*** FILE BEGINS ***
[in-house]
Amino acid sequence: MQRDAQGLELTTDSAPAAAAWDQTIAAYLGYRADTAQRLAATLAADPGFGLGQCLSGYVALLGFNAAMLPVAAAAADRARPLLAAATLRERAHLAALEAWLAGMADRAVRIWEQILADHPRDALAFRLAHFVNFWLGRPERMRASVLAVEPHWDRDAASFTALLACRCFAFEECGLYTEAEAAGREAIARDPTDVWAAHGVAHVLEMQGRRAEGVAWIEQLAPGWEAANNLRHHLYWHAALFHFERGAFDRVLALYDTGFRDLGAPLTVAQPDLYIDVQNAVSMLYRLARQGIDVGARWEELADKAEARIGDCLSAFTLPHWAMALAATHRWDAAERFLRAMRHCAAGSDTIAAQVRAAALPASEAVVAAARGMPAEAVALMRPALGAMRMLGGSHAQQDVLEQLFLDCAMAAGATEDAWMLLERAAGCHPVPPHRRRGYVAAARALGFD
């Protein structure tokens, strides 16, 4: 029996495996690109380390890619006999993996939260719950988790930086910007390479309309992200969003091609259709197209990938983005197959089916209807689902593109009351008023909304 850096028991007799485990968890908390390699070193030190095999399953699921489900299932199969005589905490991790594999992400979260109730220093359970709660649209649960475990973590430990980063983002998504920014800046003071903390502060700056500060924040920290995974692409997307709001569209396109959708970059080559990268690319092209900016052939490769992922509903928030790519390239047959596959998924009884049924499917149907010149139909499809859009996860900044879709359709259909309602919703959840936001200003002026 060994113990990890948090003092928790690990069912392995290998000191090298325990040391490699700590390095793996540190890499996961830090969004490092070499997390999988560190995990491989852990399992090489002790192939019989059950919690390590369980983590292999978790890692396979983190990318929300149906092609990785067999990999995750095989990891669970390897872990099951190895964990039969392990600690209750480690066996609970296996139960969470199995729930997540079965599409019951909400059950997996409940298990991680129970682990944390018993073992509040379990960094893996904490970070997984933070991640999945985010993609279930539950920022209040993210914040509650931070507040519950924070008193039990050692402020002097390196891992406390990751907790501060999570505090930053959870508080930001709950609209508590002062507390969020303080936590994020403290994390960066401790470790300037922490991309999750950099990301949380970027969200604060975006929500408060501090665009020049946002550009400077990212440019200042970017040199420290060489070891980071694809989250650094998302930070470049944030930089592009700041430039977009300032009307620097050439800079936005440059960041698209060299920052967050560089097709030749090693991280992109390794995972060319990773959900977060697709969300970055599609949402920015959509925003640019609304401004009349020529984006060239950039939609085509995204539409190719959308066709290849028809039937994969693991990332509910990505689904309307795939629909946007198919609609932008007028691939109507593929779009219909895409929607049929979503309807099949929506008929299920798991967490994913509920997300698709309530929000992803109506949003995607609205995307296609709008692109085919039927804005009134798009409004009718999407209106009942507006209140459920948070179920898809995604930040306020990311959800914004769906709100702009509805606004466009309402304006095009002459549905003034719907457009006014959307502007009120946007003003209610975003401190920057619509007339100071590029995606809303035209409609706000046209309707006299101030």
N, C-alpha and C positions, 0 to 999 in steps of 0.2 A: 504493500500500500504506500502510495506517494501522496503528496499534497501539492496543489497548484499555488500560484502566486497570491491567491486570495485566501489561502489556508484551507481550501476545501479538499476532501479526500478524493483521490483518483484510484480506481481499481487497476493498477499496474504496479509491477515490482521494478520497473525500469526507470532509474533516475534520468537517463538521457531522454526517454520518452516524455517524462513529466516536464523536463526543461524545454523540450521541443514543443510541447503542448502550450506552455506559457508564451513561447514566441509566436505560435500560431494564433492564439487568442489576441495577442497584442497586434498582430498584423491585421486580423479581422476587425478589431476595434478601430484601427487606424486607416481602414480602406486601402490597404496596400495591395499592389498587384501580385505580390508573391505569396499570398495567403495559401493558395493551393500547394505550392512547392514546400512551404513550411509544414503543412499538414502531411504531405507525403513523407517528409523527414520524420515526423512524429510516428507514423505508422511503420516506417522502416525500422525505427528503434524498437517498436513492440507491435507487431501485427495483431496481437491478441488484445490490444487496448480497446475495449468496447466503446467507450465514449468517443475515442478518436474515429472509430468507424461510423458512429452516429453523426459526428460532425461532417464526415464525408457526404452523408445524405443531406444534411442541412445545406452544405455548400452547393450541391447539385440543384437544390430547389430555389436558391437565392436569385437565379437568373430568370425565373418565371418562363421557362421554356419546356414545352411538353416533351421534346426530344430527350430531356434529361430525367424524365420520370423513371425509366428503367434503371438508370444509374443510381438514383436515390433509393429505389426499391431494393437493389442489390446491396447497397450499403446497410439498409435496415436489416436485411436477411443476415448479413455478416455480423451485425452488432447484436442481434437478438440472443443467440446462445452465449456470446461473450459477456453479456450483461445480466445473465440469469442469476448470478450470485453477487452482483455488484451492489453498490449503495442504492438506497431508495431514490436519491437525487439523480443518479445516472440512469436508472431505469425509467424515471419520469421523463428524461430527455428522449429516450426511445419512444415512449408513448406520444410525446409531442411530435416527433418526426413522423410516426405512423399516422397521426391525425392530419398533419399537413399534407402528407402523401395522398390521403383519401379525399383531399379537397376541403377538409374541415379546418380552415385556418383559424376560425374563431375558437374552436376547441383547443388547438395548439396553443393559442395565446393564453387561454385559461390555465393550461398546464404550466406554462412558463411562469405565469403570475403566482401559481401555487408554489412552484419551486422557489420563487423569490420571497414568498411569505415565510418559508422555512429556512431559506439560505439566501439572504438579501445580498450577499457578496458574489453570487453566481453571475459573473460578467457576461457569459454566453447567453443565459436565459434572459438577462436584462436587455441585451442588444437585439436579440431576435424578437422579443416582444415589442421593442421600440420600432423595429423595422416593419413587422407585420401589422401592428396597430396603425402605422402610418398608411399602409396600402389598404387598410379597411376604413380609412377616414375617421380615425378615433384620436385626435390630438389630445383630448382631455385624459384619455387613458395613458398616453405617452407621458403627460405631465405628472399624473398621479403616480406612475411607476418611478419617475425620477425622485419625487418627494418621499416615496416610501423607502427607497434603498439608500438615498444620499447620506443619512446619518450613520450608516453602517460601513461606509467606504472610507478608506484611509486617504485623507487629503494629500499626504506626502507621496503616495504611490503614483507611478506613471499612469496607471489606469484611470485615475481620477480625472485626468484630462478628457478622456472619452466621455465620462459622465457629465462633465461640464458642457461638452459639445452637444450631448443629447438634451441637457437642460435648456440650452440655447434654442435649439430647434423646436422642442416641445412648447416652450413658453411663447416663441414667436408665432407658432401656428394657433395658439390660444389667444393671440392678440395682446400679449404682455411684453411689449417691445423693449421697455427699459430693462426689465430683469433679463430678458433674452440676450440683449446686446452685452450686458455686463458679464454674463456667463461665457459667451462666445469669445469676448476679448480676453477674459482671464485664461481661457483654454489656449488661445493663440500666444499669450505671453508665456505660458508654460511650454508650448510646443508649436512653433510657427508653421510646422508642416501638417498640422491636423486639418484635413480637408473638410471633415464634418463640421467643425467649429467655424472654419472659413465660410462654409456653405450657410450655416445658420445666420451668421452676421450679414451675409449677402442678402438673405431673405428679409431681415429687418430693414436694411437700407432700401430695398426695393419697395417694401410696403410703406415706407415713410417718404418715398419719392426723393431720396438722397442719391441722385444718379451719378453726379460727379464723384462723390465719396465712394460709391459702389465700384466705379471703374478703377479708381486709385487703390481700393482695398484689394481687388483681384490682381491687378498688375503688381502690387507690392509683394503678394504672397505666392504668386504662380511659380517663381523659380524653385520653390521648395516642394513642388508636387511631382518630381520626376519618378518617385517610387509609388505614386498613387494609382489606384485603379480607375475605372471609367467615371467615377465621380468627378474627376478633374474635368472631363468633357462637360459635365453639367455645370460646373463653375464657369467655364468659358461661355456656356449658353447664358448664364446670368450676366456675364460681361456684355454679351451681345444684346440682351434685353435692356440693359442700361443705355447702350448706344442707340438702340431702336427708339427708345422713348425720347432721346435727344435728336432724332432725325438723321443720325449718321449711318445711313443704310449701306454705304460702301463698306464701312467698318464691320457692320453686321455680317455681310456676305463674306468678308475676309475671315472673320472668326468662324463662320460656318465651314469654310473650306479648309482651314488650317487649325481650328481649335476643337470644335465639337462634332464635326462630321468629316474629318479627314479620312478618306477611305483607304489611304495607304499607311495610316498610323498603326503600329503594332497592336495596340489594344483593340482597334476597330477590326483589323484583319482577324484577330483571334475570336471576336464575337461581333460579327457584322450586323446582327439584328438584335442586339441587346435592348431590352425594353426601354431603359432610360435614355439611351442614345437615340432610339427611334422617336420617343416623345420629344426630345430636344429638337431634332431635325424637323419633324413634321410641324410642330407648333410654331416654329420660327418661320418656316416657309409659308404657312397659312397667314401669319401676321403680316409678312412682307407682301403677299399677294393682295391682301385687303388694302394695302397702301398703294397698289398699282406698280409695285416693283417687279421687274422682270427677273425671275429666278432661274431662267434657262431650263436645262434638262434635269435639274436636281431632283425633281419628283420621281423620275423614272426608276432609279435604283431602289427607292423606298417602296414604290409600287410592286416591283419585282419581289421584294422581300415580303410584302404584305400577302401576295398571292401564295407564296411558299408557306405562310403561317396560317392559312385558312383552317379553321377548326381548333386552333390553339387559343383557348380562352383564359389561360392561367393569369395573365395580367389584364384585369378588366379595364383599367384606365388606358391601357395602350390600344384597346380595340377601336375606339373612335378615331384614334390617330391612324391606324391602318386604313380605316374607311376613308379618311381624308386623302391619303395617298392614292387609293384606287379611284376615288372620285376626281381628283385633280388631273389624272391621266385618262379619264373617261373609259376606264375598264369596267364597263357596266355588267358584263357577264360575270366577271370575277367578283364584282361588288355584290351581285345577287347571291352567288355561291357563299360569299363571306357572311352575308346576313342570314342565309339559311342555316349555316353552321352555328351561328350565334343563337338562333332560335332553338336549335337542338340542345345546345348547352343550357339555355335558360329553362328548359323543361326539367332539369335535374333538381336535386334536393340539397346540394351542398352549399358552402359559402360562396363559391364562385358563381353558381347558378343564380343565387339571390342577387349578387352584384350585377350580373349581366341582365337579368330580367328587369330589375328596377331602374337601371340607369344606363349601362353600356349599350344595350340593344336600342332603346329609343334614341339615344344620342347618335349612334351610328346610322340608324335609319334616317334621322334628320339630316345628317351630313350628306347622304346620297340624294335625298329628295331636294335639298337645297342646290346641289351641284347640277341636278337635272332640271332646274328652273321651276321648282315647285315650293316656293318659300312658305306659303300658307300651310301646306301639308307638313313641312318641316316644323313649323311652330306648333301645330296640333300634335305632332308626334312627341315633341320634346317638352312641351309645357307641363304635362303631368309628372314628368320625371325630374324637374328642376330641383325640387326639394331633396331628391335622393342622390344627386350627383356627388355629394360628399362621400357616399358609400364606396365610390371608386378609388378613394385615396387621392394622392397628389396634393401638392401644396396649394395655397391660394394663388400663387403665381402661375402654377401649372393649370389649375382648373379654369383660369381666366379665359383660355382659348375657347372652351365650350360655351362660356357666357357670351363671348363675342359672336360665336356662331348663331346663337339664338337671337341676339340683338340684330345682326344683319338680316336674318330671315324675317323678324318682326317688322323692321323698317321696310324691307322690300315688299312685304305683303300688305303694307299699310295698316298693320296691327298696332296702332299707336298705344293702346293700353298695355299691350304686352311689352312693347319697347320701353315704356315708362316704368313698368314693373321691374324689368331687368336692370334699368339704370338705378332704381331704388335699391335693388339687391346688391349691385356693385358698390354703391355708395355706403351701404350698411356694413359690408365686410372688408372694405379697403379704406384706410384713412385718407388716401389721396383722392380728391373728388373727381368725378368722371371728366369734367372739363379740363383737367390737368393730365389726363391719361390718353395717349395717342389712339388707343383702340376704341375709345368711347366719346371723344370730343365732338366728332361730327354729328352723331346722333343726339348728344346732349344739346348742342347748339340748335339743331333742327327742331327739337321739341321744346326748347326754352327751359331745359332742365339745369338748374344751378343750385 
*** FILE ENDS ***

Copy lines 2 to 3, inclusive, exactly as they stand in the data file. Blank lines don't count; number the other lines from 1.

Amino acid sequence: MQRDAQGLELTTDSAPAAAAWDQTIAAYLGYRADTAQRLAATLAADPGFGLGQCLSGYVALLGFNAAMLPVAAAAADRARPLLAAATLRERAHLAALEAWLAGMADRAVRIWEQILADHPRDALAFRLAHFVNFWLGRPERMRASVLAVEPHWDRDAASFTALLACRCFAFEECGLYTEAEAAGREAIARDPTDVWAAHGVAHVLEMQGRRAEGVAWIEQLAPGWEAANNLRHHLYWHAALFHFERGAFDRVLALYDTGFRDLGAPLTVAQPDLYIDVQNAVSMLYRLARQGIDVGARWEELADKAEARIGDCLSAFTLPHWAMALAATHRWDAAERFLRAMRHCAAGSDTIAAQVRAAALPASEAVVAAARGMPAEAVALMRPALGAMRMLGGSHAQQDVLEQLFLDCAMAAGATEDAWMLLERAAGCHPVPPHRRRGYVAAARALGFD
């Protein structure tokens, strides 16, 4: 029996495996690109380390890619006999993996939260719950988790930086910007390479309309992200969003091609259709197209990938983005197959089916209807689902593109009351008023909304 850096028991007799485990968890908390390699070193030190095999399953699921489900299932199969005589905490991790594999992400979260109730220093359970709660649209649960475990973590430990980063983002998504920014800046003071903390502060700056500060924040920290995974692409997307709001569209396109959708970059080559990268690319092209900016052939490769992922509903928030790519390239047959596959998924009884049924499917149907010149139909499809859009996860900044879709359709259909309602919703959840936001200003002026 060994113990990890948090003092928790690990069912392995290998000191090298325990040391490699700590390095793996540190890499996961830090969004490092070499997390999988560190995990491989852990399992090489002790192939019989059950919690390590369980983590292999978790890692396979983190990318929300149906092609990785067999990999995750095989990891669970390897872990099951190895964990039969392990600690209750480690066996609970296996139960969470199995729930997540079965599409019951909400059950997996409940298990991680129970682990944390018993073992509040379990960094893996904490970070997984933070991640999945985010993609279930539950920022209040993210914040509650931070507040519950924070008193039990050692402020002097390196891992406390990751907790501060999570505090930053959870508080930001709950609209508590002062507390969020303080936590994020403290994390960066401790470790300037922490991309999750950099990301949380970027969200604060975006929500408060501090665009020049946002550009400077990212440019200042970017040199420290060489070891980071694809989250650094998302930070470049944030930089592009700041430039977009300032009307620097050439800079936005440059960041698209060299920052967050560089097709030749090693991280992109390794995972060319990773959900977060697709969300970055599609949402920015959509925003640019609304401004009349020529984006060239950039939609085509995204539409190719959308066709290849028809039937994969693991990332509910990505689904309307795939629909946007198919609609932008007028691939109507593929779009219909895409929607049929979503309807099949929506008929299920798991967490994913509920997300698709309530929000992803109506949003995607609205995307296609709008692109085919039927804005009134798009409004009718999407209106009942507006209140459920948070179920898809995604930040306020990311959800914004769906709100702009509805606004466009309402304006095009002459549905003034719907457009006014959307502007009120946007003003209610975003401190920057619509007339100071590029995606809303035209409609706000046209309707006299101030």